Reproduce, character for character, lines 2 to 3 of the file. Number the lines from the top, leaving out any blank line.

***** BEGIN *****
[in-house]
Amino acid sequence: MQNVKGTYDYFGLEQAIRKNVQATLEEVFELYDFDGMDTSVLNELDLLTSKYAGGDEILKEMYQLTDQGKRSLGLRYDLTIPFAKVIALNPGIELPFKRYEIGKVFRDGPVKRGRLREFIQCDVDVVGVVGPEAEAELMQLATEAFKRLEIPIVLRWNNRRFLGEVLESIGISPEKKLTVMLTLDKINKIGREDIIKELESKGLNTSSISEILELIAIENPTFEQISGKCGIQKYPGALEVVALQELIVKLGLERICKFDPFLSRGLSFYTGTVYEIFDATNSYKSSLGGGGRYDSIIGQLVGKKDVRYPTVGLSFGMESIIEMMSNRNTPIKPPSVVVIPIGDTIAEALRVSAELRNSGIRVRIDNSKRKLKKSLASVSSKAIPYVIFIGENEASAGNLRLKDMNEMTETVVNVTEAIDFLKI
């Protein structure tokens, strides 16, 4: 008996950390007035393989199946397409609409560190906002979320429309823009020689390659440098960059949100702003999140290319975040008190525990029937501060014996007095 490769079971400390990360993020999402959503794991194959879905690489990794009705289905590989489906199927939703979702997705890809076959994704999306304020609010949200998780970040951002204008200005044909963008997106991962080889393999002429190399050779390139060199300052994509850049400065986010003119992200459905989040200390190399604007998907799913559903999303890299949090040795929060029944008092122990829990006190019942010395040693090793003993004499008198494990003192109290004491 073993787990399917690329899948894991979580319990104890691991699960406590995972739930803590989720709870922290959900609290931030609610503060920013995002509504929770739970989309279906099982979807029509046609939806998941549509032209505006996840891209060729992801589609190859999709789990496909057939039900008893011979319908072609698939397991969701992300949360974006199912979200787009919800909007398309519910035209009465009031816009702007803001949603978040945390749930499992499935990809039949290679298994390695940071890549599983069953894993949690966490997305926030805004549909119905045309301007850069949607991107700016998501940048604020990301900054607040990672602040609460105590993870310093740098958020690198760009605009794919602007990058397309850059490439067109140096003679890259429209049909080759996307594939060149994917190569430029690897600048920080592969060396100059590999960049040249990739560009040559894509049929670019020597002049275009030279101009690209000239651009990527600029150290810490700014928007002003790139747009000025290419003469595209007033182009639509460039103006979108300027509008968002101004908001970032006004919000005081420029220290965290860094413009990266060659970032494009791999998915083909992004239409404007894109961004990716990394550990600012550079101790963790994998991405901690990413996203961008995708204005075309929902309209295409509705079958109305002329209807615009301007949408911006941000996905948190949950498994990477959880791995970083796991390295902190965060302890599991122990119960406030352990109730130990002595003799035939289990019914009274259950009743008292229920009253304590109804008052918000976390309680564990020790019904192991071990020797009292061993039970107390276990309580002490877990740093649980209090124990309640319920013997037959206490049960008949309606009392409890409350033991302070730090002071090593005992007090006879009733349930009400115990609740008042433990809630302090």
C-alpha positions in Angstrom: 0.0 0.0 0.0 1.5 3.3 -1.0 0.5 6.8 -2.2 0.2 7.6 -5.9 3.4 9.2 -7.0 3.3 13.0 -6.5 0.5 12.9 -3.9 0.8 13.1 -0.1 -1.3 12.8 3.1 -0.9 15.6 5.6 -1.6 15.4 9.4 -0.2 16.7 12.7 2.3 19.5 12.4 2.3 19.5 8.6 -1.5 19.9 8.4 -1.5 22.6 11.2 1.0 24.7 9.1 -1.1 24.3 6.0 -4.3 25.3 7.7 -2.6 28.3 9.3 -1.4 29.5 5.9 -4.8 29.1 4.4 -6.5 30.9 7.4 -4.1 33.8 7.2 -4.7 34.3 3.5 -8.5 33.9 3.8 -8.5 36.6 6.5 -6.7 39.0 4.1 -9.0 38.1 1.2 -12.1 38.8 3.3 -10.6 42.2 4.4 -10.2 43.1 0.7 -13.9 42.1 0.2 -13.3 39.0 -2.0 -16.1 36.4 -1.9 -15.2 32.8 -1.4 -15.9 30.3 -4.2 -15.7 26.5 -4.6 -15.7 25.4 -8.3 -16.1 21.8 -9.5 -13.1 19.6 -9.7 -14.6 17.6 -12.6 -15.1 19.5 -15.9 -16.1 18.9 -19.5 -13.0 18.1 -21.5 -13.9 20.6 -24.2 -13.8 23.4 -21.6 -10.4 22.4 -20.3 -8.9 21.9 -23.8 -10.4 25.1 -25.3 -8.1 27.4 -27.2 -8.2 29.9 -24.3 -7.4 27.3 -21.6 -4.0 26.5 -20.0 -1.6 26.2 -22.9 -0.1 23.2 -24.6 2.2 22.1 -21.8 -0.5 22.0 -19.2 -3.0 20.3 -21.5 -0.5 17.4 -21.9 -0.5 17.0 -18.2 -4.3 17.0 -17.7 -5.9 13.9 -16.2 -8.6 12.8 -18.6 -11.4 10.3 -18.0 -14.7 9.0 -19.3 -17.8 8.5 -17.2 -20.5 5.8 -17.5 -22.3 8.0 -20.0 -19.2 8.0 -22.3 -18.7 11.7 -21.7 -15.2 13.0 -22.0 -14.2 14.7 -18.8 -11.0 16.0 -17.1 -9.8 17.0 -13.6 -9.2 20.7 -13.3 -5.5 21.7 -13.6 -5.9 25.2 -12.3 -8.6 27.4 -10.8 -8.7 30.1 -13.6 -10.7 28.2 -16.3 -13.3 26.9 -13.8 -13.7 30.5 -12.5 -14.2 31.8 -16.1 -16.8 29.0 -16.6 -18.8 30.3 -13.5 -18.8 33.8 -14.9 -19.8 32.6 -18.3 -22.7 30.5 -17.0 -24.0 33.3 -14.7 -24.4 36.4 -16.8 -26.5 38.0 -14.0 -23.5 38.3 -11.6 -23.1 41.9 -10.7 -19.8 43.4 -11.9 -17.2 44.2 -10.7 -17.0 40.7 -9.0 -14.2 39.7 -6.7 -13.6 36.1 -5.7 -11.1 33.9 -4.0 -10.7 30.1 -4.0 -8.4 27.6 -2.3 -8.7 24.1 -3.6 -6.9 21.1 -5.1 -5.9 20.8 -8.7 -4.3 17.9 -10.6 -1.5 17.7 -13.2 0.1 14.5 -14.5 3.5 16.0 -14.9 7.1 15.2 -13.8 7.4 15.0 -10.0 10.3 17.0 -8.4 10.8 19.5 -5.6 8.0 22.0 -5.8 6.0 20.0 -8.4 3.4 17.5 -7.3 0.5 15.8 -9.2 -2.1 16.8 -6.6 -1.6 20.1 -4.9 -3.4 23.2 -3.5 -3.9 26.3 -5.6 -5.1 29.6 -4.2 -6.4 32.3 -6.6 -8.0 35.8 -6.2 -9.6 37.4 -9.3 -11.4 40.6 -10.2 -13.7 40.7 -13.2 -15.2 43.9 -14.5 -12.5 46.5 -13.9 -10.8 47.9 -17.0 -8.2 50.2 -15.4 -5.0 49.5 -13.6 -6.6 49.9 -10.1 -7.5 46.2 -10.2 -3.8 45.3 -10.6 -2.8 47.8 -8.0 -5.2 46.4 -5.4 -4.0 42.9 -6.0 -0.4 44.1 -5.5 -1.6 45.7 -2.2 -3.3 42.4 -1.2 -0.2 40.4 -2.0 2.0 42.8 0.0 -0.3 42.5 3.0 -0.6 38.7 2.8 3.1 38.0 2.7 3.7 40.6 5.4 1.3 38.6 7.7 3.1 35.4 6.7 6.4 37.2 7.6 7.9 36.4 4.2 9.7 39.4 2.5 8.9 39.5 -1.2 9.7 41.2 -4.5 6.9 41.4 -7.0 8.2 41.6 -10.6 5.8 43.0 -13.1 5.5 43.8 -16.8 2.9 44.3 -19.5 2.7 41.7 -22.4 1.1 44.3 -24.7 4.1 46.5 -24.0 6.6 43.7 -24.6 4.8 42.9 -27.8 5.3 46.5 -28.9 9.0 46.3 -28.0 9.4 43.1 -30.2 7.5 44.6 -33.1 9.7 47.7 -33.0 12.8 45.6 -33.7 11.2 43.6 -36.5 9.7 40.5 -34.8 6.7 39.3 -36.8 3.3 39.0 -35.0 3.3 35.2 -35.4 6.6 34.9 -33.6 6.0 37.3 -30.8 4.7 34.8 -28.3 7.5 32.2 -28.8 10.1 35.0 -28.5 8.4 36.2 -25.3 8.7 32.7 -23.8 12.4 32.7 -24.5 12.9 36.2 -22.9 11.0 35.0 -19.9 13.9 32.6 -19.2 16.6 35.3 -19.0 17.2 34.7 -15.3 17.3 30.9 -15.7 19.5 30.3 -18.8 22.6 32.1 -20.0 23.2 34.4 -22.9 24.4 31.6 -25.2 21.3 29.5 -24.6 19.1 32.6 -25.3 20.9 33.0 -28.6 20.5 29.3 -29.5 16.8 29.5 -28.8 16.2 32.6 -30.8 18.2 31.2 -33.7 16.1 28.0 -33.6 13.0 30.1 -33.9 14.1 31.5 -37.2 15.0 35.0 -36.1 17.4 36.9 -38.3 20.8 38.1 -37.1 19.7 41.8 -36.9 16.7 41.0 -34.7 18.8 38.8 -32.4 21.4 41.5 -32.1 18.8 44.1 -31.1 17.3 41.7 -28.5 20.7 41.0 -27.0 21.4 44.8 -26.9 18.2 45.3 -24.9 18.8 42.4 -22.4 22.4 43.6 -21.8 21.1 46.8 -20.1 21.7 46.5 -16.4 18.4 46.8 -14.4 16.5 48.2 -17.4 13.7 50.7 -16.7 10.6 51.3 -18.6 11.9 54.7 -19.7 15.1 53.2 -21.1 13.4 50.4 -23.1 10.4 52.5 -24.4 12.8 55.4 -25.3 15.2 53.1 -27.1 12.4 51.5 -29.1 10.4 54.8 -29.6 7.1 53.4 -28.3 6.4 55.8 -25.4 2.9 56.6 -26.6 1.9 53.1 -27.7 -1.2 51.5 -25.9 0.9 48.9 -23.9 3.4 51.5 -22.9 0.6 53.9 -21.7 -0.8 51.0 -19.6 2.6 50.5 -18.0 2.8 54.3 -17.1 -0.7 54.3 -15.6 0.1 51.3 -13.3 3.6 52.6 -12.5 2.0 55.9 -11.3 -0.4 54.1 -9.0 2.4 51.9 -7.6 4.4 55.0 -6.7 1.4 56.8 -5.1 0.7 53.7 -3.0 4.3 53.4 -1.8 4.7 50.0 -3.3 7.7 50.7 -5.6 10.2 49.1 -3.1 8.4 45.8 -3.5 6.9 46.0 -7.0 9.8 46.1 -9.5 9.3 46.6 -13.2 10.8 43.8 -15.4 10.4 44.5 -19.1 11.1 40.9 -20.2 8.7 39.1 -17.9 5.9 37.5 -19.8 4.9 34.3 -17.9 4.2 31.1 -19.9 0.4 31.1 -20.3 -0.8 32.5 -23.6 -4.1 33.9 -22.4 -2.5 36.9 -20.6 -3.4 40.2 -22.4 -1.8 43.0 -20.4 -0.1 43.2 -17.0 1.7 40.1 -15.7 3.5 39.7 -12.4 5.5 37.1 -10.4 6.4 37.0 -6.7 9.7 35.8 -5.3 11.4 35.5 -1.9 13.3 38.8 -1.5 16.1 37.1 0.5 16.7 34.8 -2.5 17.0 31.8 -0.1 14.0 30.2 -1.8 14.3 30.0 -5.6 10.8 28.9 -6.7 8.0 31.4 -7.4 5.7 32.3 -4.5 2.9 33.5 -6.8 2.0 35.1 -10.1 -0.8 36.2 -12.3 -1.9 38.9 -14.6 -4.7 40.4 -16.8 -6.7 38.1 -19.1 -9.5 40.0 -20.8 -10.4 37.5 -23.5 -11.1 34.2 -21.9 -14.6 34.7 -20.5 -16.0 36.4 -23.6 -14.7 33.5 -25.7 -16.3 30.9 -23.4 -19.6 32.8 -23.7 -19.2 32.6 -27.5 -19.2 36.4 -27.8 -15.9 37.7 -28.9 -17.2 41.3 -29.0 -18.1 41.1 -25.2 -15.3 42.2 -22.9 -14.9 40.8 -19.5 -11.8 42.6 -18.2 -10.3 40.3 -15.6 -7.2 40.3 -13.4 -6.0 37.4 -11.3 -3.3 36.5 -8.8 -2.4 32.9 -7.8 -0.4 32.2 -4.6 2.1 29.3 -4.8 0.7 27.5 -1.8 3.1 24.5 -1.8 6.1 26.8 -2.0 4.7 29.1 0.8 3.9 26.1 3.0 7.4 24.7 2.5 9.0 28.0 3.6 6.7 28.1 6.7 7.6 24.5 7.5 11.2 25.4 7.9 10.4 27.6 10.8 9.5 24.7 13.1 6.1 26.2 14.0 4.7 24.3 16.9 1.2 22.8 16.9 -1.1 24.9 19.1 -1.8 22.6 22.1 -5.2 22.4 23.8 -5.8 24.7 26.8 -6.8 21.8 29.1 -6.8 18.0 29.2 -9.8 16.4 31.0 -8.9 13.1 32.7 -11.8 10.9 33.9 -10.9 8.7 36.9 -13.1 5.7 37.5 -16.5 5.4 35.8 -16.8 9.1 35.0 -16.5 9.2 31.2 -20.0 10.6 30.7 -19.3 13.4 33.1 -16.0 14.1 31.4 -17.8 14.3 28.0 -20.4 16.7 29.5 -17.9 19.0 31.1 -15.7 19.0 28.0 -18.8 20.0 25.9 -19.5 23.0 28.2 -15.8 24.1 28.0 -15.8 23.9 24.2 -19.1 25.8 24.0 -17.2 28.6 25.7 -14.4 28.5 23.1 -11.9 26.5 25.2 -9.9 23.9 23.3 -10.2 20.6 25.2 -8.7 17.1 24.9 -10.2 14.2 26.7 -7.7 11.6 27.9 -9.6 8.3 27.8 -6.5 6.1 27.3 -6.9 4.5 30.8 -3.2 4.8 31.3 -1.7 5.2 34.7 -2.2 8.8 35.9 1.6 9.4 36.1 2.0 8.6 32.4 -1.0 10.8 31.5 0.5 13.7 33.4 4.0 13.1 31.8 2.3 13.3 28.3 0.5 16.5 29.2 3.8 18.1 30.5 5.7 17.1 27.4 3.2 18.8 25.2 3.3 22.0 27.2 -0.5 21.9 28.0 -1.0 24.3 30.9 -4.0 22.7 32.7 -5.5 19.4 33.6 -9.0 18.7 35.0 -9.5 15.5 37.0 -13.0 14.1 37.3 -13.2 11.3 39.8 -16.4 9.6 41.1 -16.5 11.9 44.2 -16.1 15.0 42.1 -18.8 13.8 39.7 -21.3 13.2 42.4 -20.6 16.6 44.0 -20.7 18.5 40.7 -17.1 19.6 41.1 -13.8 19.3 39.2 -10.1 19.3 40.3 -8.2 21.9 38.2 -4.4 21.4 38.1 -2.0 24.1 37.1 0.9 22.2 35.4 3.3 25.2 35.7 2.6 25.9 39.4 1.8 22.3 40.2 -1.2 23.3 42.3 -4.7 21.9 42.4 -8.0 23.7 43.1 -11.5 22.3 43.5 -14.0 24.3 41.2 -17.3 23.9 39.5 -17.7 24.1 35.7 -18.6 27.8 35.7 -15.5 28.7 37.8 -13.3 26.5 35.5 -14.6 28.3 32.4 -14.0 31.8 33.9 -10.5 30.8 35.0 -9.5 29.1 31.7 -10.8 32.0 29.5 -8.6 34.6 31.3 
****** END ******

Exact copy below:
Amino acid sequence: MQNVKGTYDYFGLEQAIRKNVQATLEEVFELYDFDGMDTSVLNELDLLTSKYAGGDEILKEMYQLTDQGKRSLGLRYDLTIPFAKVIALNPGIELPFKRYEIGKVFRDGPVKRGRLREFIQCDVDVVGVVGPEAEAELMQLATEAFKRLEIPIVLRWNNRRFLGEVLESIGISPEKKLTVMLTLDKINKIGREDIIKELESKGLNTSSISEILELIAIENPTFEQISGKCGIQKYPGALEVVALQELIVKLGLERICKFDPFLSRGLSFYTGTVYEIFDATNSYKSSLGGGGRYDSIIGQLVGKKDVRYPTVGLSFGMESIIEMMSNRNTPIKPPSVVVIPIGDTIAEALRVSAELRNSGIRVRIDNSKRKLKKSLASVSSKAIPYVIFIGENEASAGNLRLKDMNEMTETVVNVTEAIDFLKI
């Protein structure tokens, strides 16, 4: 008996950390007035393989199946397409609409560190906002979320429309823009020689390659440098960059949100702003999140290319975040008190525990029937501060014996007095 490769079971400390990360993020999402959503794991194959879905690489990794009705289905590989489906199927939703979702997705890809076959994704999306304020609010949200998780970040951002204008200005044909963008997106991962080889393999002429190399050779390139060199300052994509850049400065986010003119992200459905989040200390190399604007998907799913559903999303890299949090040795929060029944008092122990829990006190019942010395040693090793003993004499008198494990003192109290004491 073993787990399917690329899948894991979580319990104890691991699960406590995972739930803590989720709870922290959900609290931030609610503060920013995002509504929770739970989309279906099982979807029509046609939806998941549509032209505006996840891209060729992801589609190859999709789990496909057939039900008893011979319908072609698939397991969701992300949360974006199912979200787009919800909007398309519910035209009465009031816009702007803001949603978040945390749930499992499935990809039949290679298994390695940071890549599983069953894993949690966490997305926030805004549909119905045309301007850069949607991107700016998501940048604020990301900054607040990672602040609460105590993870310093740098958020690198760009605009794919602007990058397309850059490439067109140096003679890259429209049909080759996307594939060149994917190569430029690897600048920080592969060396100059590999960049040249990739560009040559894509049929670019020597002049275009030279101009690209000239651009990527600029150290810490700014928007002003790139747009000025290419003469595209007033182009639509460039103006979108300027509008968002101004908001970032006004919000005081420029220290965290860094413009990266060659970032494009791999998915083909992004239409404007894109961004990716990394550990600012550079101790963790994998991405901690990413996203961008995708204005075309929902309209295409509705079958109305002329209807615009301007949408911006941000996905948190949950498994990477959880791995970083796991390295902190965060302890599991122990119960406030352990109730130990002595003799035939289990019914009274259950009743008292229920009253304590109804008052918000976390309680564990020790019904192991071990020797009292061993039970107390276990309580002490877990740093649980209090124990309640319920013997037959206490049960008949309606009392409890409350033991302070730090002071090593005992007090006879009733349930009400115990609740008042433990809630302090």